Well before Zack Snyder gave the Batman v Superman storyline a run (with less than ideal results) DC was already planning to match up the two, with Colin Farrell as the Dark Knight and Jude Law as the Man of Steel. Perhaps you had heard this before, as details occassionally trickle out about the scrapped project.

This early 2000s idea apparently had an extremely dark storyline (even in relation to what was actually put out there) according to the man who was completing the script, Akiva Goldsman (Batman Forever, Batman & Robin). He took over the draft of the never-made Batman/Superman showdown after the original screenwriter left.

Speaking to Collider about what never was, the Hollywood veteran revealed what the plot was going to be if the film actually had been made. It was going to start off with Alfred's funeral, and then get even shittier for Bruce Wayne from there.

“I wrote on…this version of Batman v Superman [around 2001 or '02]— when Colin Farrell was cast as Batman and Jude Law was cast as Superman and Wolfgang Petersen [Air Force One, The NeverEnding Story] was directing—we were in prep and it was the darkest thing you’ve ever seen," Goldsman said. "It started with Alfred’s funeral and Bruce has fallen in love and renounced being Batman, the Joker kills his wife, and then you discover it was all a lie. Just that the love itself was constructed by the Joker to break [Bruce]."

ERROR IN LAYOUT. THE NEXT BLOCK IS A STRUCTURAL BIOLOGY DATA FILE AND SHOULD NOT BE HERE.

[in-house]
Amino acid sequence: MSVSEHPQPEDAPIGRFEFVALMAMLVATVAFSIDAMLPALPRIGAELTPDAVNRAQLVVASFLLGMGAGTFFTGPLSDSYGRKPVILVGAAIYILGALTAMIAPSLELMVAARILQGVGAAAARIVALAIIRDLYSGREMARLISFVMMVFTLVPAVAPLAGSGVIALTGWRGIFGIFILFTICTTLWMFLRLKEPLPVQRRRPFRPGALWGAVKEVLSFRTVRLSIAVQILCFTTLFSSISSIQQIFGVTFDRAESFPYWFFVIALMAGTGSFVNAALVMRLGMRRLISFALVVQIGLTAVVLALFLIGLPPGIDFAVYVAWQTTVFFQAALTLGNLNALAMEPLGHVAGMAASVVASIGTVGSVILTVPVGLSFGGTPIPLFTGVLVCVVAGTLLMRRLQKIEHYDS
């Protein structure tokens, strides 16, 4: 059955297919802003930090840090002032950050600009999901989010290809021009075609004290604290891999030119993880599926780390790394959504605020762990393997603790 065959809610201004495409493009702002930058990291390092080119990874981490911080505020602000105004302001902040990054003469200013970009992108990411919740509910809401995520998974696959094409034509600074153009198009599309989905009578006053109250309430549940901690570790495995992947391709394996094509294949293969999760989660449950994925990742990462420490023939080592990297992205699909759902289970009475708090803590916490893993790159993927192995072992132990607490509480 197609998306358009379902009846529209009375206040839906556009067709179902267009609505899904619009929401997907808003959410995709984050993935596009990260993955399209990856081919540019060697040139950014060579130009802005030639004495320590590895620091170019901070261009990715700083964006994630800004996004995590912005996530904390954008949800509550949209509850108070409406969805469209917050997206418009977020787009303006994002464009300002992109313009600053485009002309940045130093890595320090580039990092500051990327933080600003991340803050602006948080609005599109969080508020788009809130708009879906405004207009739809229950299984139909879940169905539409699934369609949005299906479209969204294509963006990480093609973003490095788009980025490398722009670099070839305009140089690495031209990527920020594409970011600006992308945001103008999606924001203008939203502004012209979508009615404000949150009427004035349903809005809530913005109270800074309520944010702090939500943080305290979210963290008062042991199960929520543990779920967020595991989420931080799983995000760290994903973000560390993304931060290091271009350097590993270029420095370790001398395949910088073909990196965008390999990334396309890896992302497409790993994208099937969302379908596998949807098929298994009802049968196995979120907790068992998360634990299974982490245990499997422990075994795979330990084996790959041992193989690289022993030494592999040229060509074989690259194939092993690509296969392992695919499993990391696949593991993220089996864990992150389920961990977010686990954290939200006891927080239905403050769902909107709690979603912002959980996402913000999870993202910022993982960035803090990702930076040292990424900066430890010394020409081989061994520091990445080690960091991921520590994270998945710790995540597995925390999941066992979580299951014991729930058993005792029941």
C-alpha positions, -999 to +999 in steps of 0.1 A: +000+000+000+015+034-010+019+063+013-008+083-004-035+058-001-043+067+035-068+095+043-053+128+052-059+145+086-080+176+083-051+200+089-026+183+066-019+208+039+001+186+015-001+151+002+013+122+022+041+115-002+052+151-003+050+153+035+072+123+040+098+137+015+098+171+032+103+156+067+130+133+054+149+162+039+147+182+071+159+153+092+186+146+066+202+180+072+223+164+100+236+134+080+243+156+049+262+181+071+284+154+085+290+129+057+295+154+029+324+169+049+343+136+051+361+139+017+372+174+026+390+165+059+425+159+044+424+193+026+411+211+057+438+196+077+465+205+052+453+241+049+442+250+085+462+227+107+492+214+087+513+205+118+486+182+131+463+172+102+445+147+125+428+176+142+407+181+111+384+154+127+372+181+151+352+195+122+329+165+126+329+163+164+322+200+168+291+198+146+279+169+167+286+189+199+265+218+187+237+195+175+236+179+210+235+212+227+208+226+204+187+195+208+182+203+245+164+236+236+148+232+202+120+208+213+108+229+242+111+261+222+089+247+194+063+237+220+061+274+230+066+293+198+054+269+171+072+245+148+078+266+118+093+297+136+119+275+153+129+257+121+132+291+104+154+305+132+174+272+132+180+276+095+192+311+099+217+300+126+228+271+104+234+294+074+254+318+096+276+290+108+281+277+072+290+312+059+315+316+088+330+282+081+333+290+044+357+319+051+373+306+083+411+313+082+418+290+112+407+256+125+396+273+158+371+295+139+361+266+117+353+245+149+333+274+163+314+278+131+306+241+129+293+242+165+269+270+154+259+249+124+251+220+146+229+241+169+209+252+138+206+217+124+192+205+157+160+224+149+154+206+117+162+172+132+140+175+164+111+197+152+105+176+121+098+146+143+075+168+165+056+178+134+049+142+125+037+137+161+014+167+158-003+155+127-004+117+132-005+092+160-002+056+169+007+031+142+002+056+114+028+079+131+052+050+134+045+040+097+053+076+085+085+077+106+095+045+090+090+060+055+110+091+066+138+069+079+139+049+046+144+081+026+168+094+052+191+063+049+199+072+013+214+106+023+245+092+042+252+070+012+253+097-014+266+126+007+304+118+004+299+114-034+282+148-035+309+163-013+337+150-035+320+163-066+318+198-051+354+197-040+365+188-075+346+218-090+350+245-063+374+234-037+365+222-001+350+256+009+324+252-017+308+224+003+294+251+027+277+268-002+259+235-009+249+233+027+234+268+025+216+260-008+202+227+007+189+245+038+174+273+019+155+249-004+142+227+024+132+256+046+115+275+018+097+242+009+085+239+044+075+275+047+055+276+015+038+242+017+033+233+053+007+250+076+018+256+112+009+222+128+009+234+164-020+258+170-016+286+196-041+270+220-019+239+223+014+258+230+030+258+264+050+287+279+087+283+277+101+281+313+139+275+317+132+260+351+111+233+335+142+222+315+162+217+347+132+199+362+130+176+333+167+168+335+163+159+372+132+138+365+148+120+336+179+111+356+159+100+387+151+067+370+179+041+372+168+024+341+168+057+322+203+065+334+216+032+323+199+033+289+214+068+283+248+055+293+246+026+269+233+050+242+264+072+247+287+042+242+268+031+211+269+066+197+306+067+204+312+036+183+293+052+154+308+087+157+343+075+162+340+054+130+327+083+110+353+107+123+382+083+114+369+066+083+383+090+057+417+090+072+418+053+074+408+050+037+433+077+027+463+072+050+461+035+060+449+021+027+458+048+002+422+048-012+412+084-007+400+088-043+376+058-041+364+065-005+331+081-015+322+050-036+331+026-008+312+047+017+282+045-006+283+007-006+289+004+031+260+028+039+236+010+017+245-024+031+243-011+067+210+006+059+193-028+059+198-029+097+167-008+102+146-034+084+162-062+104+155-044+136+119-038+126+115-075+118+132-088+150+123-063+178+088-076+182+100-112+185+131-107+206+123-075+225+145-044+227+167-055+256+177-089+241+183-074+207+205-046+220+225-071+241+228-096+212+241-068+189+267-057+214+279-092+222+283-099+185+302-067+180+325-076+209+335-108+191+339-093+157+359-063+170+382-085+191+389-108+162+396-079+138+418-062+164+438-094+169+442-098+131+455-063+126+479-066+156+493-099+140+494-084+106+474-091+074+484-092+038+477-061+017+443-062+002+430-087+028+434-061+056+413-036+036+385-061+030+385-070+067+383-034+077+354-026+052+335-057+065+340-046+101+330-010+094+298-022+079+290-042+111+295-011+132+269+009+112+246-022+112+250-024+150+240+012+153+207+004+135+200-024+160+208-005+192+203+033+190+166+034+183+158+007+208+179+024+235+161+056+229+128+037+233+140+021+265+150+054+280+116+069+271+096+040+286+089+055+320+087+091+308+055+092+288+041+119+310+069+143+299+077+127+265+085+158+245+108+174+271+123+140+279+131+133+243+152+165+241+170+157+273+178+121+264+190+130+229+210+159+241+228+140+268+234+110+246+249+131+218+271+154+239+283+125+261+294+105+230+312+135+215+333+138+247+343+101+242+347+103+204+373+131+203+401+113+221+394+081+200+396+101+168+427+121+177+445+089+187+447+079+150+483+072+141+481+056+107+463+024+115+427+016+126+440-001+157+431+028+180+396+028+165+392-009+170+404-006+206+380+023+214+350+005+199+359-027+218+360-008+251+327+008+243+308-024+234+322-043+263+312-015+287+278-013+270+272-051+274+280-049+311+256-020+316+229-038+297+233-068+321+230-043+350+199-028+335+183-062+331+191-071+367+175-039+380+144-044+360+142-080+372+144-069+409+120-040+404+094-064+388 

He also talked about how the world just wasn't ready for films like that at the time. Gee, imagine a universe where DC decides to go the "super dark" route.

"It was a time where you would be able to get these sort of stories together in script form but they couldn’t quite land in the world," he added. "Somehow, the expectations of the object—whether they be audience or corporate or directorial—it wasn’t landing quite in the way I think we imagined when we put them on the page.”

Goldsman went on to compare this idea to the golden-era Batman and Superman characters that populated the panels of the World's Finest comics for a good stretch of the 20th century. 

“It was really The World’s Finest, in a kind of dark and interesting way," Goldsman said. "I think it could have been lovely. On the other hand, none of me is sad that Nic Cage’s Superman didn’t get made. So, I guess in that whole period of time, there were wins to be had and losses to be avoided.”

Oh what could have been—*remembers Batman & Robin*—or maybe not. Check out the whole interview over at Collider.

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